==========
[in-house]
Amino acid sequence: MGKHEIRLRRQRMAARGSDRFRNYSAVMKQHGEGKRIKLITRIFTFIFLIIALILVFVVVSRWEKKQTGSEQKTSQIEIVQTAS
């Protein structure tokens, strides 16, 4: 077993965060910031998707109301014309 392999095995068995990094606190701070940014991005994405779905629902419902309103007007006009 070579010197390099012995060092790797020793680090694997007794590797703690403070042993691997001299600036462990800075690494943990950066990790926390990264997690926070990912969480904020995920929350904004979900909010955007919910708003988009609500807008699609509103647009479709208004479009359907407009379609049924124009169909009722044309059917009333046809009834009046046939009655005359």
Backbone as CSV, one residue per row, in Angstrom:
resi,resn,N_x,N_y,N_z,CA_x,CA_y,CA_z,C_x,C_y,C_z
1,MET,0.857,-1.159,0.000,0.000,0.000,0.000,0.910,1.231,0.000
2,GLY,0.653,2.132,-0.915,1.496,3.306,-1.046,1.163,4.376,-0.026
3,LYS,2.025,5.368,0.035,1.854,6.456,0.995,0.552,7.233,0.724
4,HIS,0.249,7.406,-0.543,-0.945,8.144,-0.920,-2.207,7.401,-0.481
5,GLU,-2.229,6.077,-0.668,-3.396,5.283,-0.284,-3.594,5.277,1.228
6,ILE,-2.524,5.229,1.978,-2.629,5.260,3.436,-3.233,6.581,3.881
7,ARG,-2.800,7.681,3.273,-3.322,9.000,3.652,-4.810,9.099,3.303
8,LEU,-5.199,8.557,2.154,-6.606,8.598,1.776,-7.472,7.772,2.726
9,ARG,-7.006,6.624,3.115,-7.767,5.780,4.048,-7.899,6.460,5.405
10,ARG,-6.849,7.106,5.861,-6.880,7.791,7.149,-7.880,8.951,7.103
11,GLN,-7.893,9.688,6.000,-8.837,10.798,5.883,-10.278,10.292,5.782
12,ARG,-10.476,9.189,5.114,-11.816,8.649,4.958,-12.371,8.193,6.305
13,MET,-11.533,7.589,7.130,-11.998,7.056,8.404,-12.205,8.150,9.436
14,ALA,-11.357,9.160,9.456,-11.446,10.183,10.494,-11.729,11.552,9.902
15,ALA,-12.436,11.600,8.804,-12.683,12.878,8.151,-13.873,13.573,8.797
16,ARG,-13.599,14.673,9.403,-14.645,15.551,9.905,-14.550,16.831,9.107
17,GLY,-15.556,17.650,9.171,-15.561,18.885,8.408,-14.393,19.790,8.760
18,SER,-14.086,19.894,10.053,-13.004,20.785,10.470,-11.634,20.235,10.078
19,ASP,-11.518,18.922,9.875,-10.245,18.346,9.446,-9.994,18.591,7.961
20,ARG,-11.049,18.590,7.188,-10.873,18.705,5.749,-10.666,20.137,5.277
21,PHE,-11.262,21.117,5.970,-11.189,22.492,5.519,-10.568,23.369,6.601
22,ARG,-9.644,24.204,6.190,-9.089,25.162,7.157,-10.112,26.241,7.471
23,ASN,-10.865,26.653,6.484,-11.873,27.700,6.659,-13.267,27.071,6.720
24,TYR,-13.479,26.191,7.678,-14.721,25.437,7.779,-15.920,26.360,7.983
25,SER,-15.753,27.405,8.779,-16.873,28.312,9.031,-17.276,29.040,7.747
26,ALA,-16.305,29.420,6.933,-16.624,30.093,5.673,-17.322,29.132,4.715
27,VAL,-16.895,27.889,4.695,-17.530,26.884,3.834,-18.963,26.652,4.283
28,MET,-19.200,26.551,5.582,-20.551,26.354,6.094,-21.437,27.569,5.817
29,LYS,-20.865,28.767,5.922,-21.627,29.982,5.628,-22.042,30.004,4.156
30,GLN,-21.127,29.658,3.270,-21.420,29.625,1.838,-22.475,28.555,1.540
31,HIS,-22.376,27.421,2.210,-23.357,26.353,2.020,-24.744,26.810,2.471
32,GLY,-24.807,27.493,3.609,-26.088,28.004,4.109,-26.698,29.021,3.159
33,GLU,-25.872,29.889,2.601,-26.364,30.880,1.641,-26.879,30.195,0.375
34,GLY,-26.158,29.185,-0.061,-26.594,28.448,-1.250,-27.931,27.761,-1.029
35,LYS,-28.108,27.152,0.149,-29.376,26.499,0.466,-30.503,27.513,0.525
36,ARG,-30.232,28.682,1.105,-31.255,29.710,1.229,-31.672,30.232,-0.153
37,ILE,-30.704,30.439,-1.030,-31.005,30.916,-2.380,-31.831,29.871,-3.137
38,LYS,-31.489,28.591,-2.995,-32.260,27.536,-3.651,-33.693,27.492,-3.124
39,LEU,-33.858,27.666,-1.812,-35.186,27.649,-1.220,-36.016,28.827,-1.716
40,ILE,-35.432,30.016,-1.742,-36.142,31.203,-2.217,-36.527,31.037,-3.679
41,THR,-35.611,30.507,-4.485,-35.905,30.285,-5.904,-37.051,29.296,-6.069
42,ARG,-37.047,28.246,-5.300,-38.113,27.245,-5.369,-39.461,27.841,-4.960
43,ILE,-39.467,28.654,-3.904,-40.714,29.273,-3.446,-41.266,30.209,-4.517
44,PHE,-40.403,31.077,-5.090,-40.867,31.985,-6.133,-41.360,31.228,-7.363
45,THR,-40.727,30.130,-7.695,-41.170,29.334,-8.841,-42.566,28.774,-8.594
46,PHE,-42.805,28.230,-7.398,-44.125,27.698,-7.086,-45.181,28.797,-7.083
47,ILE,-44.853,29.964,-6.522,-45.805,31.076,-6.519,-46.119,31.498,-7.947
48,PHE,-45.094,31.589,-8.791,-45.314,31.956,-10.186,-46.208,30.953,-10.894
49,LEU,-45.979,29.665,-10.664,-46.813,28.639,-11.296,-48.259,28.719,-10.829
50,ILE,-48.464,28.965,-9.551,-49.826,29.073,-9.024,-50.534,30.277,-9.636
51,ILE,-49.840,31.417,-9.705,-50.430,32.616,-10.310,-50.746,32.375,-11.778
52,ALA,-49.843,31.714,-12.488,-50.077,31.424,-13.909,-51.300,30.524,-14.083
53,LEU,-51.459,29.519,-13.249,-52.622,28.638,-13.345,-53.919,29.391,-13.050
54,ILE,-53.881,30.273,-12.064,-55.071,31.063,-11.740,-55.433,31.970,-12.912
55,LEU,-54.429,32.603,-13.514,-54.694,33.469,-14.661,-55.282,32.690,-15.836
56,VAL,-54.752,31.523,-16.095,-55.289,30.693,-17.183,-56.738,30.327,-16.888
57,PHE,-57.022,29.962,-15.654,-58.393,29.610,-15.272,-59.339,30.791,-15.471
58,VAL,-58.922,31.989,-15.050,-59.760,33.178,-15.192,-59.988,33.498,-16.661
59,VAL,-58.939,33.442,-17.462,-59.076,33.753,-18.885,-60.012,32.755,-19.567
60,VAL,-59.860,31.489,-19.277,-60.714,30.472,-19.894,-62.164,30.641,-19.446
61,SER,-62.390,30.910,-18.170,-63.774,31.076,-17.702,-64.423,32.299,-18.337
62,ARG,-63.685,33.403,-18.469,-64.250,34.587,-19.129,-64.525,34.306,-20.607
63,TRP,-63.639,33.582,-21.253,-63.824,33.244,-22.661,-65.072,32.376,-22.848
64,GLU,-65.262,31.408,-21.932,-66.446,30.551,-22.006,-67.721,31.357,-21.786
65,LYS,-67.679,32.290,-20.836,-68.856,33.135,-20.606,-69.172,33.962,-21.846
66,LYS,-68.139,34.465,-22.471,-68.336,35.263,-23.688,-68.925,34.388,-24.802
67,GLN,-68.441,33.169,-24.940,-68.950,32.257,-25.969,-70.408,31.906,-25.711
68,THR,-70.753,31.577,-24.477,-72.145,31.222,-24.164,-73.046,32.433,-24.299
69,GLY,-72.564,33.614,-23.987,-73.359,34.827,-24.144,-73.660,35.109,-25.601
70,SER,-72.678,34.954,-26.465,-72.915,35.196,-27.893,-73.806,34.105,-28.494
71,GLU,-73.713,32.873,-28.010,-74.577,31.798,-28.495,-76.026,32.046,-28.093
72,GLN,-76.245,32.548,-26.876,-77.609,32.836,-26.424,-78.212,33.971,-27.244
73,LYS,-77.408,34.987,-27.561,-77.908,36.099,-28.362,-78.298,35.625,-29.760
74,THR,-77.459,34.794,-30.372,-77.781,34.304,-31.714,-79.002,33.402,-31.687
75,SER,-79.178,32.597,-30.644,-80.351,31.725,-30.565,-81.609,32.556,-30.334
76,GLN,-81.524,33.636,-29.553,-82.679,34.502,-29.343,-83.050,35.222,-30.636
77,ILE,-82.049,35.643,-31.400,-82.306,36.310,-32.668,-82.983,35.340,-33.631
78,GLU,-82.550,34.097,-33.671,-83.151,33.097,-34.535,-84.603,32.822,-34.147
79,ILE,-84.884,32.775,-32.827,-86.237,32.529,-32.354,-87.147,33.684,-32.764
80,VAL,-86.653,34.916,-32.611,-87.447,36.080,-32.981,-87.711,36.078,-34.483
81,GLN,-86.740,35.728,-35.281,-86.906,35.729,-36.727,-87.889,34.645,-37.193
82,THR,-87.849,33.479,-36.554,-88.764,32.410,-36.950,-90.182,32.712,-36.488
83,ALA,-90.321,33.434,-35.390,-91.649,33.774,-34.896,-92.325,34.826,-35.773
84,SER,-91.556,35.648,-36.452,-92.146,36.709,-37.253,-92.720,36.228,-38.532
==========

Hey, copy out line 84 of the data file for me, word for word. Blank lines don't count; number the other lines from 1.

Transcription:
79,ILE,-84.884,32.775,-32.827,-86.237,32.529,-32.354,-87.147,33.684,-32.764